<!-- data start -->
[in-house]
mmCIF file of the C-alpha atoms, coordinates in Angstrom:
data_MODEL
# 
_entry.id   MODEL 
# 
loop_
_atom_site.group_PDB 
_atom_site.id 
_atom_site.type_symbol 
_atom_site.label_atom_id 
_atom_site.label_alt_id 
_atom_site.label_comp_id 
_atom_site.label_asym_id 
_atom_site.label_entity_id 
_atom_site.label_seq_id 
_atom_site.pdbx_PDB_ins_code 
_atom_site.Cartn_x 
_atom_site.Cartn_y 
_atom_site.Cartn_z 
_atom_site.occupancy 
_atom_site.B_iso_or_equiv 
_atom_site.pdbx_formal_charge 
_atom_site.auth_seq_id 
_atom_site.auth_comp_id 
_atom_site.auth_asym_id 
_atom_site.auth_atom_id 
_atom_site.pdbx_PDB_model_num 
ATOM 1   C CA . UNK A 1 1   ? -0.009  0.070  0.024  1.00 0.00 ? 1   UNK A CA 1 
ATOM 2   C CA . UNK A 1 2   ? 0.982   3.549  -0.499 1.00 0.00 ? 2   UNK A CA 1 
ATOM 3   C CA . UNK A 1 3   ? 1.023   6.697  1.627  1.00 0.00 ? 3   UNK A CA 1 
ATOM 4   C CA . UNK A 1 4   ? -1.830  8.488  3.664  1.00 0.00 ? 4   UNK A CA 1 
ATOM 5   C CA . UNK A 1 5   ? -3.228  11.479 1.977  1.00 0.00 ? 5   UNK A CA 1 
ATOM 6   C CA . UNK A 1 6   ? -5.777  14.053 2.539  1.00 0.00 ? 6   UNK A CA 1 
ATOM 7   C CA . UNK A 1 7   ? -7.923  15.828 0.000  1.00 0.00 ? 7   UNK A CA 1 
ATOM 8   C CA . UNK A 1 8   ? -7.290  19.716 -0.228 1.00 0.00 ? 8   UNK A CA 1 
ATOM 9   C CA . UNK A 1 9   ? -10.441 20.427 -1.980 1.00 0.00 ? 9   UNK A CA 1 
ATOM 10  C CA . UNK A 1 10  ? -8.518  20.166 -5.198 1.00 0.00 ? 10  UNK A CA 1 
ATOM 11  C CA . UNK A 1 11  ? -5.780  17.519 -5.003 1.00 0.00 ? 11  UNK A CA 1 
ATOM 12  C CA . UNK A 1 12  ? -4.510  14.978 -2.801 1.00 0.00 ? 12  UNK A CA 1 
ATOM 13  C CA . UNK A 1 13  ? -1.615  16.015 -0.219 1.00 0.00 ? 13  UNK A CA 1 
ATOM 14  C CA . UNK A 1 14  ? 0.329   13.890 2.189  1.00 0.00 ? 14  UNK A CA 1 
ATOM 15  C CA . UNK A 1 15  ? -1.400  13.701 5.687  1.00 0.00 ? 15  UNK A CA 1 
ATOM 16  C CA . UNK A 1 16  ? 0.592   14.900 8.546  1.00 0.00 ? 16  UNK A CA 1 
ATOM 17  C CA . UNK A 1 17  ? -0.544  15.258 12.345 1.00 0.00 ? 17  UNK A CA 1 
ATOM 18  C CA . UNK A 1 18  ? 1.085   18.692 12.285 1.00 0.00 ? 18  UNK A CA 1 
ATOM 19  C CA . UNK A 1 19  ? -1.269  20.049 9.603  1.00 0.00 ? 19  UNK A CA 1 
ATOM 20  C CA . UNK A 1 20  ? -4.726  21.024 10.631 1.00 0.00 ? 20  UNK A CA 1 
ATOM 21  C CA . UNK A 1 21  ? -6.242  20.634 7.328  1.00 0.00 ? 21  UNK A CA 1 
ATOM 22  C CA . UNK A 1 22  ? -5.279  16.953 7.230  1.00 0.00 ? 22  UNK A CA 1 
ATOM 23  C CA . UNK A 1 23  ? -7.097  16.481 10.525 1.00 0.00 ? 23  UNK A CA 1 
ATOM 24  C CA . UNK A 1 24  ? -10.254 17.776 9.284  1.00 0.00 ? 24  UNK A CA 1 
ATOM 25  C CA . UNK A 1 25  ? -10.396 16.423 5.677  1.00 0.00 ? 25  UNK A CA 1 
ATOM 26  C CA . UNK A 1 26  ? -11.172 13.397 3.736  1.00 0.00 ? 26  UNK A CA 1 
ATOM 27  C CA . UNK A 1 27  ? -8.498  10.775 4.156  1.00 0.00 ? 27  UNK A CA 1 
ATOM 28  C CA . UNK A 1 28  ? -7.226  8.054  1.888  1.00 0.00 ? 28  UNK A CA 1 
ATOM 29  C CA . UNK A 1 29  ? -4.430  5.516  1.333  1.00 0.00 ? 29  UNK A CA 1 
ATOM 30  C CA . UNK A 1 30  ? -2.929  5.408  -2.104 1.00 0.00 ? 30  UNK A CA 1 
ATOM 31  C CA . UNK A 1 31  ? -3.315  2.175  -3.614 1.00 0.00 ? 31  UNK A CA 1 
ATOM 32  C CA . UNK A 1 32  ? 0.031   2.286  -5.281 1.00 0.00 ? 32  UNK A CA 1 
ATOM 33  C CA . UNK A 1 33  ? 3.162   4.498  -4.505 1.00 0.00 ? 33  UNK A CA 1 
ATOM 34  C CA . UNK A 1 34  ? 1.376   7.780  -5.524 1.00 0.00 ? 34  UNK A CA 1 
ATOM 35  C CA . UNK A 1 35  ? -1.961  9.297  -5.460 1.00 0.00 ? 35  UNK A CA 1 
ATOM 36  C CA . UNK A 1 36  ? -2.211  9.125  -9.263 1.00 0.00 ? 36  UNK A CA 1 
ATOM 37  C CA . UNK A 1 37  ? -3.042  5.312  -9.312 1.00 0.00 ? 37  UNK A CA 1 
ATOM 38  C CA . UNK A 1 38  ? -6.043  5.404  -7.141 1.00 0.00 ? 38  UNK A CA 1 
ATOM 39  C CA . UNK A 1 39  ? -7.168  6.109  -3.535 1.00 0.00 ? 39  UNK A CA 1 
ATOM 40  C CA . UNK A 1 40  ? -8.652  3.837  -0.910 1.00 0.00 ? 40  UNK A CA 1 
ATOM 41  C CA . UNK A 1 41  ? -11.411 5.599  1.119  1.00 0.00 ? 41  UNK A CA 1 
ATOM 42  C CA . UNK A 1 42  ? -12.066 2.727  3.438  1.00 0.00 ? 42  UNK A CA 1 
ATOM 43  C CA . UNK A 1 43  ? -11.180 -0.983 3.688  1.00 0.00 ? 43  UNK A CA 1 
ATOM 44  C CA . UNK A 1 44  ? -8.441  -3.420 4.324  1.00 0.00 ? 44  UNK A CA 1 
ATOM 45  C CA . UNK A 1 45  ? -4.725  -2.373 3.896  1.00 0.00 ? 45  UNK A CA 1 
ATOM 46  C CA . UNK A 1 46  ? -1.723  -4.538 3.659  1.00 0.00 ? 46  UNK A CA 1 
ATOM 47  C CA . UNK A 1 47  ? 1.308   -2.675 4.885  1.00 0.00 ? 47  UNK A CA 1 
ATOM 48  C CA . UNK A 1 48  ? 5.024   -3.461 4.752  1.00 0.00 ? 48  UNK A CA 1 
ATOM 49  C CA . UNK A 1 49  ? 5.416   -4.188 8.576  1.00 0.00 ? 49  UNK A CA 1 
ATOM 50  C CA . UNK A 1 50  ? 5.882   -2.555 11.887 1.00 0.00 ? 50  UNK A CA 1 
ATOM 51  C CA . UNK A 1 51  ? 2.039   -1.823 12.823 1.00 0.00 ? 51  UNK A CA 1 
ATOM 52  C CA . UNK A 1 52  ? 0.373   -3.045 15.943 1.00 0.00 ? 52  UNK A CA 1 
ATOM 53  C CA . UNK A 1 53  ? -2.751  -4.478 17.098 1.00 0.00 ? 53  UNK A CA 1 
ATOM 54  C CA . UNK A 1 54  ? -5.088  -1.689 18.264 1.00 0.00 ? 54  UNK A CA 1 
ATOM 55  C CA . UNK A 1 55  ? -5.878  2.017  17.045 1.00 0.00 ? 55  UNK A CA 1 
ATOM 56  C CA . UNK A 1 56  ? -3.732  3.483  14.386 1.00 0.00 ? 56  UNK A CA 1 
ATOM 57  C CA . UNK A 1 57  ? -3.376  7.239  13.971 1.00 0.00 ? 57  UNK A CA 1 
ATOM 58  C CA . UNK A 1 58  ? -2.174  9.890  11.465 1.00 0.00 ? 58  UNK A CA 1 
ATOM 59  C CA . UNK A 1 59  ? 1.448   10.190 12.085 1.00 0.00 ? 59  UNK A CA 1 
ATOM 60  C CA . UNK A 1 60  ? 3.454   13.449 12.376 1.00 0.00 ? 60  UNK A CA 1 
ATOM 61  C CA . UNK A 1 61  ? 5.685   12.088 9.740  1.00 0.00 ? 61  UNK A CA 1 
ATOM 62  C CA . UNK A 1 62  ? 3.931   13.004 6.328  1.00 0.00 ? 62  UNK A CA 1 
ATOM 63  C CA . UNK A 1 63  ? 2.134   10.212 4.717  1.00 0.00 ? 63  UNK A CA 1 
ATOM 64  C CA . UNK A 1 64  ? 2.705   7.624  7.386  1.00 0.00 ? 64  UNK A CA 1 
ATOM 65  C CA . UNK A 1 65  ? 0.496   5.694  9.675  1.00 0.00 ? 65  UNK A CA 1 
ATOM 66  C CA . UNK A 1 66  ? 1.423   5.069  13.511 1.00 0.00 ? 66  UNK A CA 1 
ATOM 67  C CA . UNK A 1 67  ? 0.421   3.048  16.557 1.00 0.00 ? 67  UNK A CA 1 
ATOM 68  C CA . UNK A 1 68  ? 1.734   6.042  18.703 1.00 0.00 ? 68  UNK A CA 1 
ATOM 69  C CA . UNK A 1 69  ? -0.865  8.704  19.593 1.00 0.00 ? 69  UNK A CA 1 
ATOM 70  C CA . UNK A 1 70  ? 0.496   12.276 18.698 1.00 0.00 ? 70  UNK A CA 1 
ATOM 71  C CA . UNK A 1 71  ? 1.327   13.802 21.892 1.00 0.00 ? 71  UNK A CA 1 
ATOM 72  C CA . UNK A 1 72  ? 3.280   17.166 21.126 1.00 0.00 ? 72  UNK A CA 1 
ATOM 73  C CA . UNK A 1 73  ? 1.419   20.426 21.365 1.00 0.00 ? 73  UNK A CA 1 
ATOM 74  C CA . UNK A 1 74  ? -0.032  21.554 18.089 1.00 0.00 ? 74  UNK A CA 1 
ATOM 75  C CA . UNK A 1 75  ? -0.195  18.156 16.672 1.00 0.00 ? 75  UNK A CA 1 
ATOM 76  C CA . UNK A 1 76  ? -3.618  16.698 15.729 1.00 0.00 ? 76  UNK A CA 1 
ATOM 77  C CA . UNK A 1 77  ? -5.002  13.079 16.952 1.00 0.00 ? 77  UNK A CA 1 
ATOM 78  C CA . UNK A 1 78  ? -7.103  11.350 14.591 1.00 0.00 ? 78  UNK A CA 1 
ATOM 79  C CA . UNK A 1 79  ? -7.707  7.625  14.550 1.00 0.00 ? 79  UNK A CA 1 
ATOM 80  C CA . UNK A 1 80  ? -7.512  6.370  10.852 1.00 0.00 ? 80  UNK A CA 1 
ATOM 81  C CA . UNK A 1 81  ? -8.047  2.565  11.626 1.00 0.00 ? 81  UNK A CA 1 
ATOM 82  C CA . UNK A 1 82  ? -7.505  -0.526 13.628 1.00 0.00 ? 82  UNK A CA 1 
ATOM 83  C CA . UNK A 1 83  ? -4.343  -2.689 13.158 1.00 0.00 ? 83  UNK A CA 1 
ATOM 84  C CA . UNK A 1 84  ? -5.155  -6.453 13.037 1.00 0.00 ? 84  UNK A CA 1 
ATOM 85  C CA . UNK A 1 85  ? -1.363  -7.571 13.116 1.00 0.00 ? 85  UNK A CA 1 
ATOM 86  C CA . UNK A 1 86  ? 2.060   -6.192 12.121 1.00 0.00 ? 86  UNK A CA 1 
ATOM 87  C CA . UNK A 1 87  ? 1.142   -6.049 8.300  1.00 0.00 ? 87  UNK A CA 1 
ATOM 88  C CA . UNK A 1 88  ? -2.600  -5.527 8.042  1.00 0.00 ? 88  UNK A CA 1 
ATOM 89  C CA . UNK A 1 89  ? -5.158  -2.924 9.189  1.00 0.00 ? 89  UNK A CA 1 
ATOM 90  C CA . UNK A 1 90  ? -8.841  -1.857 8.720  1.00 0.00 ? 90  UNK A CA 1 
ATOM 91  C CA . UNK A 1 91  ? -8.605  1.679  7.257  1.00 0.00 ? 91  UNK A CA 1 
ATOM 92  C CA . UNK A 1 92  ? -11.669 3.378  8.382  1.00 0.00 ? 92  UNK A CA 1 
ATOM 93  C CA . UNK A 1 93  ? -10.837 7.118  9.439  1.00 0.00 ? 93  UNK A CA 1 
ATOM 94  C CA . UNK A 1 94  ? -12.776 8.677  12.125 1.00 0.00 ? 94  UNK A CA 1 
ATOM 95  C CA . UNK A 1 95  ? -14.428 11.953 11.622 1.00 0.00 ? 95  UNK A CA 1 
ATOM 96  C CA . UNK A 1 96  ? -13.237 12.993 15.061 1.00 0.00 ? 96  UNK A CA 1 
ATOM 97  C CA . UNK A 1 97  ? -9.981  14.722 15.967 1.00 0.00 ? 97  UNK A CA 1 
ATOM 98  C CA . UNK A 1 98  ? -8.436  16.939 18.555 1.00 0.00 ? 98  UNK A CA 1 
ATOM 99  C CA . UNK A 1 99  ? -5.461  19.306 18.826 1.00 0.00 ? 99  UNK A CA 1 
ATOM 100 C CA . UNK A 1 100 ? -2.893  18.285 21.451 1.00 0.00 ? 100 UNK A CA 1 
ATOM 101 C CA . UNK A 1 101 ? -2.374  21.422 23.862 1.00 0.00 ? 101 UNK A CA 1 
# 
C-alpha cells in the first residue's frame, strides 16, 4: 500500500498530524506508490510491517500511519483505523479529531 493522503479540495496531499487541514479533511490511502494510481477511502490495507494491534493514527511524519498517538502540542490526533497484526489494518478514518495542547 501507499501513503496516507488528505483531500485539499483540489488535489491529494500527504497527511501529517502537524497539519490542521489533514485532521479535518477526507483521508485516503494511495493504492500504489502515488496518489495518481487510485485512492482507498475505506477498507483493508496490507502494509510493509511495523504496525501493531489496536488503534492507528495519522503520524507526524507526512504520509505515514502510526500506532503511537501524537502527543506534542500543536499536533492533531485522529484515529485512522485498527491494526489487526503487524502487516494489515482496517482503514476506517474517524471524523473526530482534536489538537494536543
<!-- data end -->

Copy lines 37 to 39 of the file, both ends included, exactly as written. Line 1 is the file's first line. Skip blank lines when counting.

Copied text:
ATOM 9   C CA . UNK A 1 9   ? -10.441 20.427 -1.980 1.00 0.00 ? 9   UNK A CA 1 
ATOM 10  C CA . UNK A 1 10  ? -8.518  20.166 -5.198 1.00 0.00 ? 10  UNK A CA 1 
ATOM 11  C CA . UNK A 1 11  ? -5.780  17.519 -5.003 1.00 0.00 ? 11  UNK A CA 1 